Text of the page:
How Media Made It Up (Review of Subverted, by Sue Ellen Browder)

On a recent long plane ride, I read the 2015 autobiography of journalist, Sue Ellen Browder, called Subverted: How I Helped the Sexual Revolution Hijack the Women’s Movement. As I have mentioned before, there is nothing like honest autobiography to give one healthy perspective on one’s own life, especially when the account illuminates trends of the day.

 

In this readable plane-ride over Ms. Browder’s life,  she begins her NYC writing career in 1970, marries and has children, and journeys arduously from promoting the philosophies of Margaret Sanger, founder of Planned Parenthood, Betty Friedan, who authored The Feminine Mystique (1963), and Helen Gurley Brown, queenly magazine editor, to a later-in-life conversion to Jesus Christ and embrace of the Roman Catholic faith.

 

In the process, Ms. Browder wrestles with propaganda (which she defines as withheld truth), and how it leads people to destruction. Through her decades of writing for Cosmopolitan, the print precursor to Sex in the City T.V. series, she spins the fantasy of happy, care-free, marriage- and moral-free, urban life. She candidly describes how she thought. And why she promoted what she now decries as destroying women.

 

So, through this life story of worldview change, we get the dark reality of some of the culture-makers. Cosmopolitan Magazine explicitly told her to lie to support the sexual revolution narrative. And she did: “Many of the alleged ‘real people’ we wrote about in the magazine were entirely fictitious. Helen [Brown] had even written a set of writers’ guidelines suggesting it was fine for us to make up ‘experts’ to quote and to invent anecdotes about ordinary single women, whom she called ‘civilians.’” For just such an article of whole cloth fabrications (that fit the agenda of breaking down marriage and motherhood) she herself was labeled an “expert,” winning appearances on The Today Show and Oprah. (Who knew that this was how to get asked to be on Oprah?)

 

The reality then followed the fantasy. From the late 1960s to the 1980s, Cosmo’s circulation grew to 3 million. Their advertising revenue leapt from $600,000 to over $47 million. During that same time, the percentage of unmarried couples living together increased more than sixfold, despite numerous actual studies at the time showing the disastrous consequences of cohabitation. By 2009, the magazine was reaching over 100 million female readers.

 

We also learn how the great legacy of abortion we have today arose from the man, Larry Lader, the founder of the National Abortion Rights Action League (NARAL). Besides the tireless schmoozing of this wealthy lobbyist, Lader’s influential 1966  book, Abortion moved a generation. Statistics and history in the book were similarly completely made up. Yet, Justice Harry Blackmun of the U.S. Supreme Court used this falsehood-riddled source to write the Roe Vs. Wade decision legalizing abortion.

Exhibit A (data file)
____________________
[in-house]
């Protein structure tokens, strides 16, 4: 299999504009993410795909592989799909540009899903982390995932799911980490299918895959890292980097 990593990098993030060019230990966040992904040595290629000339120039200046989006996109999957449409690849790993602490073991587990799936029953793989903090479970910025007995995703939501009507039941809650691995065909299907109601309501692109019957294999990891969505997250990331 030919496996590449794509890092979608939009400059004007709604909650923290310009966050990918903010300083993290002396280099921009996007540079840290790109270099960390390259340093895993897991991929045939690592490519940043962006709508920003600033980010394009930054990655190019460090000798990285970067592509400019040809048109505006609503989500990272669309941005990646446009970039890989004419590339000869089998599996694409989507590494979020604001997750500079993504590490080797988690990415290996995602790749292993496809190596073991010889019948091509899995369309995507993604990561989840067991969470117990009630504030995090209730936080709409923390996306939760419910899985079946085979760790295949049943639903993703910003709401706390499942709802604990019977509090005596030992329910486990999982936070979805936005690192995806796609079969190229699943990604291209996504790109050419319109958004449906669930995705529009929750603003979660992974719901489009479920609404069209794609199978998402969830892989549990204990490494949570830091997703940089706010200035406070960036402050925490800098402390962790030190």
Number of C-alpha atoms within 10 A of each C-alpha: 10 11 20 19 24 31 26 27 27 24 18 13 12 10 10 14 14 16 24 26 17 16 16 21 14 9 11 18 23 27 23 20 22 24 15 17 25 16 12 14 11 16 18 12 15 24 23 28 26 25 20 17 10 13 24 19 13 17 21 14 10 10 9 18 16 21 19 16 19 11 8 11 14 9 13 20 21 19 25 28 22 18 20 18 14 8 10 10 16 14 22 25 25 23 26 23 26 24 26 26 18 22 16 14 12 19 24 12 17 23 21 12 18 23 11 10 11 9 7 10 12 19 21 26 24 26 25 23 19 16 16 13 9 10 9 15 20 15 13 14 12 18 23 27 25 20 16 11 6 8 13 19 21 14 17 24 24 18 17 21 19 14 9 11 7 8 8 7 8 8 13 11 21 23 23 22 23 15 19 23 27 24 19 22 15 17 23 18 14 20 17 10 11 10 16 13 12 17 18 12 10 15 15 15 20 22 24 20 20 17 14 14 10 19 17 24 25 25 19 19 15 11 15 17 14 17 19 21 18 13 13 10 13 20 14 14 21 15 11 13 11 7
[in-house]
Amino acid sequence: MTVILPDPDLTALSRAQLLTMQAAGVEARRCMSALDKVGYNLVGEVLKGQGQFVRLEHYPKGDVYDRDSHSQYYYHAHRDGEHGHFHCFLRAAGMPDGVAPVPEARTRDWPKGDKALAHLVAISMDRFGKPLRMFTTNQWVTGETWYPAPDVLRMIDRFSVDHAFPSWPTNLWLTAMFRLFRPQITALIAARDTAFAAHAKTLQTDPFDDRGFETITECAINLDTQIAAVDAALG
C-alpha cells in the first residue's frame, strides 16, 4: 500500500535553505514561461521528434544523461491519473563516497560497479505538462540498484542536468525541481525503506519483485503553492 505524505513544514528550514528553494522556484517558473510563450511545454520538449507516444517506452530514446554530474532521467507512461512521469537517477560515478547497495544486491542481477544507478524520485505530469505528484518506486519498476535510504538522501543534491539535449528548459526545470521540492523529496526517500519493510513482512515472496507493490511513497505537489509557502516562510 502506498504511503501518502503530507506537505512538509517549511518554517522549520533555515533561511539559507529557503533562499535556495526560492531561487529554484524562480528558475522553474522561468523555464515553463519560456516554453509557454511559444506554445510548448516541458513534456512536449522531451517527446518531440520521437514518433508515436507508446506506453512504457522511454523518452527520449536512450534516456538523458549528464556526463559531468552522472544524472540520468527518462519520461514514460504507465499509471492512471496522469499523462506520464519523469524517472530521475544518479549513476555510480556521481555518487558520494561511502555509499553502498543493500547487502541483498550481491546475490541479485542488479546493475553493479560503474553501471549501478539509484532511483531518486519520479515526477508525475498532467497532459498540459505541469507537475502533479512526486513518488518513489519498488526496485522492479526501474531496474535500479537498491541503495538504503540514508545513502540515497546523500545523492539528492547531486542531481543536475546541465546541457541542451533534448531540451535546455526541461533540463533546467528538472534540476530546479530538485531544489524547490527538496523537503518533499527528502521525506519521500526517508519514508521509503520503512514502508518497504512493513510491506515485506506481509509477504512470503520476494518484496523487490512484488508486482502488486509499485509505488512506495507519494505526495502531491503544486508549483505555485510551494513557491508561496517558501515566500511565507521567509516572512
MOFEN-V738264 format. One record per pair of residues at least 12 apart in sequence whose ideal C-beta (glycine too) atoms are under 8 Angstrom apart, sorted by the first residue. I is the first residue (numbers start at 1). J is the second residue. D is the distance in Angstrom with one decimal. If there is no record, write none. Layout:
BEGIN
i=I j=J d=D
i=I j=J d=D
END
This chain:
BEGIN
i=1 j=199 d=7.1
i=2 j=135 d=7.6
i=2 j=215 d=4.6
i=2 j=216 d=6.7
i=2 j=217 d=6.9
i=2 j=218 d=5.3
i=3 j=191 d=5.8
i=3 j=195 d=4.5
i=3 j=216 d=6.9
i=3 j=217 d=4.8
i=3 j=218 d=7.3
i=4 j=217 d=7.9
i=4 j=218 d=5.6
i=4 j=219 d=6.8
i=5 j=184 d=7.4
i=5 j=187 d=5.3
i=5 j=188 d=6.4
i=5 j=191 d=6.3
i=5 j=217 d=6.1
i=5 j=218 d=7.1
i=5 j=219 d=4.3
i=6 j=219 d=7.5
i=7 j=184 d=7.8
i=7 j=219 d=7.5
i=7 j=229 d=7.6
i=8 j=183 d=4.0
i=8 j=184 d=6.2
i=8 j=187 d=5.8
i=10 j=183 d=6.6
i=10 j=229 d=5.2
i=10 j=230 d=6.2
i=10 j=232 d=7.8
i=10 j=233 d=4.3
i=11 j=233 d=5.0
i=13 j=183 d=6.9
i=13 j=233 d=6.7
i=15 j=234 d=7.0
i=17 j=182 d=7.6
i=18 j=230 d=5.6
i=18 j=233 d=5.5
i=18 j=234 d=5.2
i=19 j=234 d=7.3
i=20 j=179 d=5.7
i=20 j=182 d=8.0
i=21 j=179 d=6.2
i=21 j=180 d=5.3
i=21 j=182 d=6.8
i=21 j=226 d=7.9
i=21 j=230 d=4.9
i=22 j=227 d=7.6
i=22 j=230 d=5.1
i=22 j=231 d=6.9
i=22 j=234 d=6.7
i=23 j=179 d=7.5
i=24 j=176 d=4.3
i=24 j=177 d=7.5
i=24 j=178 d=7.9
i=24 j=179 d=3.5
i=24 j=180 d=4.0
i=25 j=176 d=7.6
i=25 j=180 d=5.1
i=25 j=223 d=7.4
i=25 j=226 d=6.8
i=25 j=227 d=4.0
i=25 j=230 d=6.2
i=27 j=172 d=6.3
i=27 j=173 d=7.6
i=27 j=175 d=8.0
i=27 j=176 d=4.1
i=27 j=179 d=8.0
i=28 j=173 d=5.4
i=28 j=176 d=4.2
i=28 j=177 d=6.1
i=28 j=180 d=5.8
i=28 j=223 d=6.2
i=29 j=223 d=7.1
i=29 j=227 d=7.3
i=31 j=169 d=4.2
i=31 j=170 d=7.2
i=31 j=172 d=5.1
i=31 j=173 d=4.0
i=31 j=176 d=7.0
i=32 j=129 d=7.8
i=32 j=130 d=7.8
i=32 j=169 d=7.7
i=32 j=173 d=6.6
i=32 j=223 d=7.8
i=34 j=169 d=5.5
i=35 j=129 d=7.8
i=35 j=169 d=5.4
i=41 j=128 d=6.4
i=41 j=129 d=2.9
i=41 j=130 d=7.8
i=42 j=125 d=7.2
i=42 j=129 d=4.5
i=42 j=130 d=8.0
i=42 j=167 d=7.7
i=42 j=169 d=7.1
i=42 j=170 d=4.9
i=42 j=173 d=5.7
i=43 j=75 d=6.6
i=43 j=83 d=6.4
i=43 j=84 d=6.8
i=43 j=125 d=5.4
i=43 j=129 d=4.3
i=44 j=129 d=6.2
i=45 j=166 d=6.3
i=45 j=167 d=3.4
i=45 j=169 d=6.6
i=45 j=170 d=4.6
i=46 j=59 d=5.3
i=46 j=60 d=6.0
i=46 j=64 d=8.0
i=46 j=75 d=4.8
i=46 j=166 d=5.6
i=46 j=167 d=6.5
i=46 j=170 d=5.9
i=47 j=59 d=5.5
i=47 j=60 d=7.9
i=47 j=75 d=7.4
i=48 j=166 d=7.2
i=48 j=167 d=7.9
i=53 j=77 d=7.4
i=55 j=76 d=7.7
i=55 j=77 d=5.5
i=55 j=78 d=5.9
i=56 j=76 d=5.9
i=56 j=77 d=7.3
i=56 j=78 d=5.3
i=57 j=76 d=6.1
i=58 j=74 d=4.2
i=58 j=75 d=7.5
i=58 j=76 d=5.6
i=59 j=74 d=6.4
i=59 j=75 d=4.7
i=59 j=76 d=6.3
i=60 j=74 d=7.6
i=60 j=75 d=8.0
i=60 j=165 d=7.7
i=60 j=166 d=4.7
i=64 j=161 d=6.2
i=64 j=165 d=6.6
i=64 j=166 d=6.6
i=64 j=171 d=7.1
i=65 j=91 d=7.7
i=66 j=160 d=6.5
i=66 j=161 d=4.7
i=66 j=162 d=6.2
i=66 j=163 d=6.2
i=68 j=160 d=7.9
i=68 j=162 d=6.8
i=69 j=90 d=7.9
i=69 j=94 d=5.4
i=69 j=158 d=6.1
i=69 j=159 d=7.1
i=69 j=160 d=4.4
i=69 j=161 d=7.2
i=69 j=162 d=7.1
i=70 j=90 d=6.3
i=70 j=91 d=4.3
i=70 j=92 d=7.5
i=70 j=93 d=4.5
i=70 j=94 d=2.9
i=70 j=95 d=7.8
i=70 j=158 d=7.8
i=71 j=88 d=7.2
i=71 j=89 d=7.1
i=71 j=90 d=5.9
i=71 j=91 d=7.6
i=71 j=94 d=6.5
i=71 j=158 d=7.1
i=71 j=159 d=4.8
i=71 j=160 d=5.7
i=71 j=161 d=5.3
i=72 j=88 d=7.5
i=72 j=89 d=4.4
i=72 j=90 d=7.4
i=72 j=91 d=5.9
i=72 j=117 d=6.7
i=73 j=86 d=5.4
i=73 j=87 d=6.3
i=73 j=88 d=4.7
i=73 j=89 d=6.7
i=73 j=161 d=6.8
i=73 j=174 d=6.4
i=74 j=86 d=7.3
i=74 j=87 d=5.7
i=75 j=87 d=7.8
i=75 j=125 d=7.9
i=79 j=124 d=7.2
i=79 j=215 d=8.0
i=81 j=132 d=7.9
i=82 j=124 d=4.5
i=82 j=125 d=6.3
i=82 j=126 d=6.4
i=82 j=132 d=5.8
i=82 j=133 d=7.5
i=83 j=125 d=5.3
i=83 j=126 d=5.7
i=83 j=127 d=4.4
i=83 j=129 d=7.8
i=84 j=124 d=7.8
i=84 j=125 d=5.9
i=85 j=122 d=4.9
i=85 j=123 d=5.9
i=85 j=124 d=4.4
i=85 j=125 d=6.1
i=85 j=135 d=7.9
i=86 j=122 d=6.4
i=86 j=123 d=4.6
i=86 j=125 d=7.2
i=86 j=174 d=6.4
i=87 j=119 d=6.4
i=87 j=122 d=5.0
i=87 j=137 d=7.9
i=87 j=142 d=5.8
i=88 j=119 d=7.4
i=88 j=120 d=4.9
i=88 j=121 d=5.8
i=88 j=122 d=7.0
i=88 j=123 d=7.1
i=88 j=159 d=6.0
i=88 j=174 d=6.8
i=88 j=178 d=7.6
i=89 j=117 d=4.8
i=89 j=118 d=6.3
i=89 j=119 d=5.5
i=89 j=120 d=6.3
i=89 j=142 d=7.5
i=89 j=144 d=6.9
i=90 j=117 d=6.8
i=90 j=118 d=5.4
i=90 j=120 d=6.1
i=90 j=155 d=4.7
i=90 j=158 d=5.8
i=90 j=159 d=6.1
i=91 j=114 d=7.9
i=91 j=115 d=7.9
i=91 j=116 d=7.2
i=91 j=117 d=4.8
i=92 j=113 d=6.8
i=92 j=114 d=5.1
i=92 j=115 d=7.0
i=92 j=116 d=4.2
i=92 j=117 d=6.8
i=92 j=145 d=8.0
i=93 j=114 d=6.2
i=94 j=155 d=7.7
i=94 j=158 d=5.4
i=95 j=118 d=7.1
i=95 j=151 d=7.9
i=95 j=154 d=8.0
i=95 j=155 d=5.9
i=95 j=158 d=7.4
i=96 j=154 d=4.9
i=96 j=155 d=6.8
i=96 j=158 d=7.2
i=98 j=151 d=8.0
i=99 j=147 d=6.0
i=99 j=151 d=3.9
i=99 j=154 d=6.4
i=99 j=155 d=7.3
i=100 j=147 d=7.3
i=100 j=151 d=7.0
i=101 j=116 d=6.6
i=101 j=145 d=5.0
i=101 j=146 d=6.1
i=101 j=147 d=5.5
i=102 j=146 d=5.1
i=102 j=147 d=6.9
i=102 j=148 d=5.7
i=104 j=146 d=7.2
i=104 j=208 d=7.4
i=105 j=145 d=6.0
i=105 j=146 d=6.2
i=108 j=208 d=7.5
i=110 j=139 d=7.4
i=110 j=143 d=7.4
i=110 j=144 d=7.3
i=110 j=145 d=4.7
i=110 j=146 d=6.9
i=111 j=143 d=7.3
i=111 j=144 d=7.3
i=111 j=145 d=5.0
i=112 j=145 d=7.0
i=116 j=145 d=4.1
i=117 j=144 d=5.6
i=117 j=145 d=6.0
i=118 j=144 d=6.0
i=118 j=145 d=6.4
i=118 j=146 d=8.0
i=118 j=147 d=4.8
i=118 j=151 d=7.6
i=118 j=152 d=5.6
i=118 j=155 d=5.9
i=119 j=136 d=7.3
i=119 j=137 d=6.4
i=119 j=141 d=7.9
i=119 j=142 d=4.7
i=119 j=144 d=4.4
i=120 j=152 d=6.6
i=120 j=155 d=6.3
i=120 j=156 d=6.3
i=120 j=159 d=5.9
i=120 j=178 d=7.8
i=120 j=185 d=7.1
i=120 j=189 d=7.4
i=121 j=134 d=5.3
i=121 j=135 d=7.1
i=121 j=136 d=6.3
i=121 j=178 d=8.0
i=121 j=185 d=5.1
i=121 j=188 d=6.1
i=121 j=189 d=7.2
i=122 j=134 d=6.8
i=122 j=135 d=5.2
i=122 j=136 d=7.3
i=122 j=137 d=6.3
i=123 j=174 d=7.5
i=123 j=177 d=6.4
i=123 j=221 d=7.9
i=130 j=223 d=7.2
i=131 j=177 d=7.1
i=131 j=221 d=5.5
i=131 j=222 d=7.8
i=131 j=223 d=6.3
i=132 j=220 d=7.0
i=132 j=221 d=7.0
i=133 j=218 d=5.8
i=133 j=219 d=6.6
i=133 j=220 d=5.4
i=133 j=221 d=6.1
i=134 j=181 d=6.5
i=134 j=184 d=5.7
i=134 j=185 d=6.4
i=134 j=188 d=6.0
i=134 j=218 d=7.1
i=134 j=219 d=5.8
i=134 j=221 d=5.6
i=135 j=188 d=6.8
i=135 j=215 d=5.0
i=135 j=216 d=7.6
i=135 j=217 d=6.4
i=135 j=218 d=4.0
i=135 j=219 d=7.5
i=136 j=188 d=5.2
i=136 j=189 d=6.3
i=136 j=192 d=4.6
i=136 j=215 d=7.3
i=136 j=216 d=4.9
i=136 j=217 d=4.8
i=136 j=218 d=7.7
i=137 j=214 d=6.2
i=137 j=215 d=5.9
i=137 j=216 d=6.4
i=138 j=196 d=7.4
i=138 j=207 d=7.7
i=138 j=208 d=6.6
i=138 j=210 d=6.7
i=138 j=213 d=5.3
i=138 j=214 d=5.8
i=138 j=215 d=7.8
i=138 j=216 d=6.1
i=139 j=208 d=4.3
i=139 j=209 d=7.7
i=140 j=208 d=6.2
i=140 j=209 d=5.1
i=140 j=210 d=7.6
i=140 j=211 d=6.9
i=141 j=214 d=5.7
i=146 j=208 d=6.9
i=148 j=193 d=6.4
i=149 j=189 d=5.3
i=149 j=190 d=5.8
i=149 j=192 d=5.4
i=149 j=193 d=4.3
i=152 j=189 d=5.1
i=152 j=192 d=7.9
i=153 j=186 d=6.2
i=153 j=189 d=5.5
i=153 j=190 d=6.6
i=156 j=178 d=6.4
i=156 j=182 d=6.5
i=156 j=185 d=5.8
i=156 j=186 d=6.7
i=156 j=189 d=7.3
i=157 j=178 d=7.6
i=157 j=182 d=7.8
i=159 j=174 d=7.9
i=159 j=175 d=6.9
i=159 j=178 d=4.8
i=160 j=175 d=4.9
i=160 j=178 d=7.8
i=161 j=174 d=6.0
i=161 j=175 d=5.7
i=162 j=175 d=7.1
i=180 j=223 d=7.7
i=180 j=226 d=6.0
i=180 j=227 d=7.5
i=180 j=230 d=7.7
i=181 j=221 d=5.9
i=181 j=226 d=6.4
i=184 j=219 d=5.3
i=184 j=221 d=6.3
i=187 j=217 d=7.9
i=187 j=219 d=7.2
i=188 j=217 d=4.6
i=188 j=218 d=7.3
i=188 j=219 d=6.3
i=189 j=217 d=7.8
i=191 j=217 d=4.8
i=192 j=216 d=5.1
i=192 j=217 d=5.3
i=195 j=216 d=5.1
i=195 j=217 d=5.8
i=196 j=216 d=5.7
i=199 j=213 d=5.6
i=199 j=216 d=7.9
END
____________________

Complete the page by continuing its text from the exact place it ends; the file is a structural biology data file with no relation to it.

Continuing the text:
It is clear that Ms. Browder’s mercifully good marriage helped open her eyes to what she was doing. And years of observing the consequences around her of the philosophies she promoted primed her to consider Christianity. When the plane finally landed and she finally realized: “Our true selves emerge only when we’re part of an ever-deepening web of love,” I sighed with relief. But also with sadness for the multitudes she misled in her ambition for success.

 

And with a grim realization that the beast of the media still stalks us with the same steps today.

 

2 Comments

  1. Kim Florio

    I always appreciate your articles. It is encouraging to read of changes in worldview brought about by revelations of truth. As a young girl, I witnessed my mother reading Cosmopolitan and the memory of this still saddens me. These experiences are part of my salvation story at a young age. I would like to read Sue Ellen’ s autobiography as I pray for others to see the beauty of God’s design. Thank you for your work in helping us to be more thoughtful and gracious as we engage in our culture.

    1. Thanks for your comment, Kim, and sharing that memory, sad as it is. I have heard a number of women say that it seemed sophisticated back then to read Cosmo, like it was telling us what was really going on. It is a standard media tactic, to attempt to make people feel like a certain viewpoint stands for “every woman” or “every man,” when it is often a viewpoint most or a vast number would disagree with. Good to be aware of this.

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